Category : Breads, Recipes
This week I didn’t have time to go to the mainland to buy groceries (I live on Lummi Island), so I relied on what was in my pantry and what I could find at the Lummi Island Farmers Market and the Islander grocery store. What a delight to walk into the Islander and see fresh Boxx Berry Farm blueberries in boxes on the checkout counter!
Some didn’t make it home, of course, and others promptly disappeared upon arrival, but I had enough left to bake into something. I had a little blue cornmeal from Fairhaven Organic Flour Mill on hand in my pantry, so decided to make some “blue in blue” muffins. Continue Reading
My daughter’s employer is a farmer at heart, and was able to make time to grow a vegetable garden this year. He recently had more red cabbage than he could use, so passed some along to us. Continue Reading
Zucchini is infamous for how quickly and easily it grows around here. If you don’t pick it while it is small, zucchini just keep growing, getting larger and larger until it gets ridiculous. One plant can easily produce a dozen or more zucchinis. I find it to be a good source of garden humor.
If we are honest, virtually every gardener who has ever grown zucchini feels a little angst when thinking about the harvest season. No gardener wants to waste the smallest bit of the food they grow, but what do you do with the vast surplus of zucchini that seems to appear overnight if you aren’t rigorously diligent at picking it? Giving it to friends works for awhile, until we begin to see the look of panic in our friends’ eyes when we offer zucchini yet again and they frantically try to think of a polite way to say, “No more!” Some gardeners I know resort to dropping off zucchini by the door at night, or when they know their friends aren’t home. Others simply put it out in front of their own house with a “free” sign. Continue Reading
Here’s a soup recipe I made recently from leftover vegetables and herbs that needed to be used before they became too ripe. The ingredients can be varied in almost every way you can imagine. If you want vegetarian soup, leave out the beef. If you have local chicken or turkey on hand, use that instead of beef. You can leave out or add just about any vegetable that grows around here. If you have homemade soup stock on hand, you can use that instead of water. Continue Reading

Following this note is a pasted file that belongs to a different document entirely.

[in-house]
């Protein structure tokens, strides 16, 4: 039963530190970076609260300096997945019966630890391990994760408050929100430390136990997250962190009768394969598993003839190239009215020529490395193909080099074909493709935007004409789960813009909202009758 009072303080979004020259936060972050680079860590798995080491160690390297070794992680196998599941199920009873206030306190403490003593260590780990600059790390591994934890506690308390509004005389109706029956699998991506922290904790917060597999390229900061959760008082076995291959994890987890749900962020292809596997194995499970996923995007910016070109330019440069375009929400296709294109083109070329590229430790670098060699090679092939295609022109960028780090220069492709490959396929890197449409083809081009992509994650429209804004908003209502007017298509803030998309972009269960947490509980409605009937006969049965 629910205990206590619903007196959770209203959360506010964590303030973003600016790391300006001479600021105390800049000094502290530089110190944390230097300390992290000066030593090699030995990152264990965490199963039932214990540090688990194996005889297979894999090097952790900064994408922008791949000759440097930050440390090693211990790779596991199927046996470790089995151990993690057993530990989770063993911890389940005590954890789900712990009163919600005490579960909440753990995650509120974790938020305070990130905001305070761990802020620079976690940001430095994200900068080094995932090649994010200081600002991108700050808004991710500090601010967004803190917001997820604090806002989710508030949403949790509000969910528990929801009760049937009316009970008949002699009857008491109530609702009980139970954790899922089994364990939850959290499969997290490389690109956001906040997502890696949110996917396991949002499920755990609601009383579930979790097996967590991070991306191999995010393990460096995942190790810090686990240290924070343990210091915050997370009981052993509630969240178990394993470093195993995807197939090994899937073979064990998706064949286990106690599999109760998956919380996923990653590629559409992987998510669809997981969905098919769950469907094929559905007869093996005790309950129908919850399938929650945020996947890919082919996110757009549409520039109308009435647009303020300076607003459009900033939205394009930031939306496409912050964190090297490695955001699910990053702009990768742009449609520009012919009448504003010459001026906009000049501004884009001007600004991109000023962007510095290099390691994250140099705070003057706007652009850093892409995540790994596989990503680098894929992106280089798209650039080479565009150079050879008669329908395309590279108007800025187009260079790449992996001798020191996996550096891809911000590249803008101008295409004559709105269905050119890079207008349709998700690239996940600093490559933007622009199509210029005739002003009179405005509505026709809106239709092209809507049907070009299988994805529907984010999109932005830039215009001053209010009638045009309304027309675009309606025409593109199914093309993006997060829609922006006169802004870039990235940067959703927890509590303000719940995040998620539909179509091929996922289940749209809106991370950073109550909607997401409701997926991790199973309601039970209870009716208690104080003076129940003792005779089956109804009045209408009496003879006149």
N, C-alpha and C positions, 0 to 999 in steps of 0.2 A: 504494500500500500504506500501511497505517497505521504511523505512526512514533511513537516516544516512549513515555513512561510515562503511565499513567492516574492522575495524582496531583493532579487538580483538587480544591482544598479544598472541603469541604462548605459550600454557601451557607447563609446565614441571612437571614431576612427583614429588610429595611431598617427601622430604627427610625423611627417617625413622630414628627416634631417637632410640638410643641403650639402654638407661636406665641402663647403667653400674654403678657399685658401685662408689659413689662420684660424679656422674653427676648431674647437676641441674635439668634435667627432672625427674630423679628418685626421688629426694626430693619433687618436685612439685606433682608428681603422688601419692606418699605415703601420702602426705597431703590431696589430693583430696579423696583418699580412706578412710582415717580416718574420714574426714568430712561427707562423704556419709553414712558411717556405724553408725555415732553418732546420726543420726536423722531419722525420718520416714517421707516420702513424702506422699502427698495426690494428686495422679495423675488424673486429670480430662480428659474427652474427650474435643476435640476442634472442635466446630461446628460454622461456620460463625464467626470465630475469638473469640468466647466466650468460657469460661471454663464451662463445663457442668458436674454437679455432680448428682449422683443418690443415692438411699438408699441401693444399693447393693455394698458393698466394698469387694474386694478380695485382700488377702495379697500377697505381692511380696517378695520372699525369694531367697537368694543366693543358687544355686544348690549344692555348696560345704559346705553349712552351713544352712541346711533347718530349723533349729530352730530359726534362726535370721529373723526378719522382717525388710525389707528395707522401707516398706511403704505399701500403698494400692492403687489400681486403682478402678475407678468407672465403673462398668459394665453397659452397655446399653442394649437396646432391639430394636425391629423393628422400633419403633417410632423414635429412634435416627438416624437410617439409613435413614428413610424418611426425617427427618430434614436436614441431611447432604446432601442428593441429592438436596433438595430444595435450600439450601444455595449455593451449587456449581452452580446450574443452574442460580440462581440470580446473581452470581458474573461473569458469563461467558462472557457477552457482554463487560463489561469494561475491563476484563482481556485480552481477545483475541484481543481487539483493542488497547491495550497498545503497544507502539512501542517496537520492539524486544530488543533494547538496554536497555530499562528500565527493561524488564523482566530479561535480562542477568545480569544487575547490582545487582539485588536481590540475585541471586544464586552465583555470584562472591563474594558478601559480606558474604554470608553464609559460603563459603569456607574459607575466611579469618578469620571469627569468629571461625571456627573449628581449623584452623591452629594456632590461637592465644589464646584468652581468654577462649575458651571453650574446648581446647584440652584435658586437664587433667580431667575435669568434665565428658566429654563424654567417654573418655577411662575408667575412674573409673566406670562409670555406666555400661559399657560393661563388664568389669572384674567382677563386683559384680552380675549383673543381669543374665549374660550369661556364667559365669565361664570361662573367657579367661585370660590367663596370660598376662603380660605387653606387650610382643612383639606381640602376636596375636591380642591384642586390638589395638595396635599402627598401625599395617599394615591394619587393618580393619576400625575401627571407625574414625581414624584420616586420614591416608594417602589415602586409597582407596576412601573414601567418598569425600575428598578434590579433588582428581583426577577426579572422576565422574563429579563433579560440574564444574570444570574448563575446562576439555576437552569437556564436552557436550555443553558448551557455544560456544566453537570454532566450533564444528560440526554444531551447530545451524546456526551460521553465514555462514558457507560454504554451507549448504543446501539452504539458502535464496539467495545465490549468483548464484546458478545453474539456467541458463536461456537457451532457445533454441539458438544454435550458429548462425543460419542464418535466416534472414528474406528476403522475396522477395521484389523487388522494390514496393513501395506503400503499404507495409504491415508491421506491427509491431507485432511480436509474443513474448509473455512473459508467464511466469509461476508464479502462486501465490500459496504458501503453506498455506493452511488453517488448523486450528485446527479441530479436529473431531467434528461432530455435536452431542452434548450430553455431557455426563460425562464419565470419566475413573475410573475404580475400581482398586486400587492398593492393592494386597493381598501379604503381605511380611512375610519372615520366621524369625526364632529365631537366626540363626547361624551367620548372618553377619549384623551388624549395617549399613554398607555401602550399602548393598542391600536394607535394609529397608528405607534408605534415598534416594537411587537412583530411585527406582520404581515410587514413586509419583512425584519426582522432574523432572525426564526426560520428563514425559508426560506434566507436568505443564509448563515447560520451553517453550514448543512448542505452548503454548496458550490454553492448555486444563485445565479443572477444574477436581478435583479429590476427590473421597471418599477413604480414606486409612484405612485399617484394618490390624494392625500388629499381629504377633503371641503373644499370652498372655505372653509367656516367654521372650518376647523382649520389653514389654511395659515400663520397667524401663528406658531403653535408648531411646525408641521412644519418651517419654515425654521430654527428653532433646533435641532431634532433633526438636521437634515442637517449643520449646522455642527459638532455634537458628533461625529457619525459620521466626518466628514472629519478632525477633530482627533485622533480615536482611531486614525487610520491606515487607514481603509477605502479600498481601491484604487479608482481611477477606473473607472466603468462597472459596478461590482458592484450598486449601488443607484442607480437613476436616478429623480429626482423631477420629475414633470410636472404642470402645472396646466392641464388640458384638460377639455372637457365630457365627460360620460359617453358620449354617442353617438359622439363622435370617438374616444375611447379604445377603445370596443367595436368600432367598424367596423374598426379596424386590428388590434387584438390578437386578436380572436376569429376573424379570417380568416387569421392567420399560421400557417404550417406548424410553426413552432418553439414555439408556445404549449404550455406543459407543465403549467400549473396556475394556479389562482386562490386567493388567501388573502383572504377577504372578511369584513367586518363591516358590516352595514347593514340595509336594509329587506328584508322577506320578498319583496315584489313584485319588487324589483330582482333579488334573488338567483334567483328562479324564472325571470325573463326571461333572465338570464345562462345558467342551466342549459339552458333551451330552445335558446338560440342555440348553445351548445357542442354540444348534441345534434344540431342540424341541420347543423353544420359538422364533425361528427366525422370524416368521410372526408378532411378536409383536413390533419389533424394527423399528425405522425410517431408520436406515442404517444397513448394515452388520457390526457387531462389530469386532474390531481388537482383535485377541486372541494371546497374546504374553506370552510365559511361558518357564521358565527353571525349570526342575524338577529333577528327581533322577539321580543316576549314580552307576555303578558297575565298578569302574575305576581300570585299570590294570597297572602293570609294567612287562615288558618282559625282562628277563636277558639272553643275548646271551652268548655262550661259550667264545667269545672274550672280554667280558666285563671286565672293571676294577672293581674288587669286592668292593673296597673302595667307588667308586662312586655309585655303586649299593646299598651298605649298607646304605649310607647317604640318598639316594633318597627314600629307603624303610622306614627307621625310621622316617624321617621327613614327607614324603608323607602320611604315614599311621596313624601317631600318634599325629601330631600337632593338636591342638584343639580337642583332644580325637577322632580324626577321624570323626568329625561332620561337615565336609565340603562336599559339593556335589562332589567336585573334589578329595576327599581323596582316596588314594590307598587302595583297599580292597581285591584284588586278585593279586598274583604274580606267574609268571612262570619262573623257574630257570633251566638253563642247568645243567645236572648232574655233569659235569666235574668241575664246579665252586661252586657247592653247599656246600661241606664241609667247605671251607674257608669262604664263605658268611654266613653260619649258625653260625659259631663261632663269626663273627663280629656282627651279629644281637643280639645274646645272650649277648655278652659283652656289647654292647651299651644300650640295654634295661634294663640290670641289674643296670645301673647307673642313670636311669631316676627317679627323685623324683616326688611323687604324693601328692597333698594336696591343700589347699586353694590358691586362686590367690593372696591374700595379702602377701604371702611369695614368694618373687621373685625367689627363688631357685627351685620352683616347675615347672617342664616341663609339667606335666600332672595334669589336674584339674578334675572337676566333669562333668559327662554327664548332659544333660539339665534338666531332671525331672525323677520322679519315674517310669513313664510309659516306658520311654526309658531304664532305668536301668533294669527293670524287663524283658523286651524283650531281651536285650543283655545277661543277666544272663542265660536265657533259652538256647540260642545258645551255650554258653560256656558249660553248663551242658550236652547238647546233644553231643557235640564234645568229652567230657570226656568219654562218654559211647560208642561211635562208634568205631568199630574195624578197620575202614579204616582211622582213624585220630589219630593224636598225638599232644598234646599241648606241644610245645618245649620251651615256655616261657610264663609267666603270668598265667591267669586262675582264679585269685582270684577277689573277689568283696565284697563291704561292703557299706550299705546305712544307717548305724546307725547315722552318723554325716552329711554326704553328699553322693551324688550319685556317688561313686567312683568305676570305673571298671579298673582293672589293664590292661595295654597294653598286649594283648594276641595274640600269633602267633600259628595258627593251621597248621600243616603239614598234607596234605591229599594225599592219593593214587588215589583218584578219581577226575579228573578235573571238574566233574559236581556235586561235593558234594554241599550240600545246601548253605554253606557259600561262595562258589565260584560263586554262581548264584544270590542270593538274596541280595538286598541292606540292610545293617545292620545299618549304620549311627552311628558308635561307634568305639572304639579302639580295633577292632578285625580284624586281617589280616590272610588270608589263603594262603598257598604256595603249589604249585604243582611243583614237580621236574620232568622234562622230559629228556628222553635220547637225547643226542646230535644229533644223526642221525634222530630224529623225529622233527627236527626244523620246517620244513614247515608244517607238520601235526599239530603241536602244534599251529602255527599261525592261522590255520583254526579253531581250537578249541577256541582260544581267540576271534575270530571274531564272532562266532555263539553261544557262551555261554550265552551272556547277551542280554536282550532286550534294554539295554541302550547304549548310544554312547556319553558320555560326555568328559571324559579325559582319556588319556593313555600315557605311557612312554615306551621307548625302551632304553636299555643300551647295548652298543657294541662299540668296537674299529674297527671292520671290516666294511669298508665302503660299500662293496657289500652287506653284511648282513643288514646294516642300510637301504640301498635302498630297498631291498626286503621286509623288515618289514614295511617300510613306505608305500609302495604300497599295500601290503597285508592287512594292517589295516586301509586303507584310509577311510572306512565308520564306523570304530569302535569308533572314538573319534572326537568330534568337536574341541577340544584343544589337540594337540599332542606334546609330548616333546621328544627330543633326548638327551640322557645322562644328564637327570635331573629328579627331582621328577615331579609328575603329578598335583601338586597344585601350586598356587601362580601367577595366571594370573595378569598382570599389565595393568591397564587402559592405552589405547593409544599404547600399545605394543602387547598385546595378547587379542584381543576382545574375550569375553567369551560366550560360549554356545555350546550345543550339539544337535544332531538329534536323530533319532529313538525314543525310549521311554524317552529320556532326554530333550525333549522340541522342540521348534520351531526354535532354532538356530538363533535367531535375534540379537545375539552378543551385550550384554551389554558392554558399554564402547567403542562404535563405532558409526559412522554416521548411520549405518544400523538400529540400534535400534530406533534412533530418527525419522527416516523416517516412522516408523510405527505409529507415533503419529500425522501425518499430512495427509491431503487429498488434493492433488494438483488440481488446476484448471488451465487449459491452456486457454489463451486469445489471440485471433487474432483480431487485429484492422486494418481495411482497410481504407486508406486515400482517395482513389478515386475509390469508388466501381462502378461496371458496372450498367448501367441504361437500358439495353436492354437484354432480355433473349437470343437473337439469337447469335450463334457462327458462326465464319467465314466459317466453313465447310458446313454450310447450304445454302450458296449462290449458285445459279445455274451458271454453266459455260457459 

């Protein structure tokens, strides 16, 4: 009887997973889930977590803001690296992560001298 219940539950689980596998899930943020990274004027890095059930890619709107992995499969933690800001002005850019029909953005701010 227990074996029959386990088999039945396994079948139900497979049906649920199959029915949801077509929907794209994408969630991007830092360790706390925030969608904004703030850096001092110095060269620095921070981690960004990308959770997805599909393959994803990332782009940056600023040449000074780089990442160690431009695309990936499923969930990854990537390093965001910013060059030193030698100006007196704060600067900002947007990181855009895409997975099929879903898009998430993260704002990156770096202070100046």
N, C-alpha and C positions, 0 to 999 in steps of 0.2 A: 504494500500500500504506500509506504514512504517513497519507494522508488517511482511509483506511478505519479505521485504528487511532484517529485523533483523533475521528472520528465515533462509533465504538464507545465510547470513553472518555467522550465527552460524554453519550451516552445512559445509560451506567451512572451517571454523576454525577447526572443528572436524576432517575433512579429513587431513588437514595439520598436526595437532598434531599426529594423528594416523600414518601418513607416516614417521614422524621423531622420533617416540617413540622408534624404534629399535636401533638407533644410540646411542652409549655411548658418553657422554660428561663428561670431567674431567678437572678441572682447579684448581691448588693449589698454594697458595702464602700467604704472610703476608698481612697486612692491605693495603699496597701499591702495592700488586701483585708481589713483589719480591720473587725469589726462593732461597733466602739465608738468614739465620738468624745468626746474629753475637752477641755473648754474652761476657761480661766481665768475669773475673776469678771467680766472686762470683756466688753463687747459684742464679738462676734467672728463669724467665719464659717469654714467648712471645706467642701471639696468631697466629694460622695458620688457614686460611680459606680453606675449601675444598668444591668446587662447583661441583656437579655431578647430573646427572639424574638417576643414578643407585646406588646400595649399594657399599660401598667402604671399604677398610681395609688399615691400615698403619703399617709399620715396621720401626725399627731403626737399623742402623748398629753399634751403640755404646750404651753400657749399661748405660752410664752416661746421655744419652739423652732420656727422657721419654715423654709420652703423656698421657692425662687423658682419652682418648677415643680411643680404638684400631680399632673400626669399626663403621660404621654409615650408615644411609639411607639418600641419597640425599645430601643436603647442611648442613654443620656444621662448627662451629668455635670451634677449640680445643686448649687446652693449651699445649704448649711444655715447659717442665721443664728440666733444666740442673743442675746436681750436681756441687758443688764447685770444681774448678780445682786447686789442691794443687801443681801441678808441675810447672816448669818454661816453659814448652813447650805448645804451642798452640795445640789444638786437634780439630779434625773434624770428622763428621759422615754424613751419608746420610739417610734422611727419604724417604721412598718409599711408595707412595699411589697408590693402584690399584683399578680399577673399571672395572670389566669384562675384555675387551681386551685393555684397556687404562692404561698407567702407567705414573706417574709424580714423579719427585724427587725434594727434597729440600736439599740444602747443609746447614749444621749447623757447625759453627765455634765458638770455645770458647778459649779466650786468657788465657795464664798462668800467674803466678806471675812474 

Of all the recipes I’ve created so far with local ingredients, this pizza is my all-time favorite. It’s so fast to prepare you won’t believe it, especially if you prepare the pesto a day or two in advance. You don’t even have to let the crust dough rise. Most importantly, the flavor was extraordinary! I’m not exaggerating. Continue Reading
Pizza is a go-to food when time is short. For homemade pizza to be a serious contender for dinner, I had to find a dough that was fast–and I mean really fast–and easy to make.
This recipe fills the bill beautifully. It’s yeasted, but you don’t have to wait for it to rise. You don’t have to knead it. You don’t have to toss it in the air. Continue Reading
Classic potato salad is one of the joys of hot weather meals, especially picnics. The creamy version has become as American as apple pie.
Early potatoes recently came into season, so I went to a nearby u-pick farm and dug up some perfect beauties. Potato Salad was the first thing I wanted to make with them. Continue Reading
I always look forward to the first availability of Walla Walla onions in this area. They are wonderfully sweet, large, and delicious!
Walla Walla onions originated in Italy on the Island of Corsica. They were brought to the Walla Walla valley here in Washington state by a French soldier over a hundred years ago. Now they are grown in many other places as well, including Whatcom County. (Read more about Walla Walla onions.) Continue Reading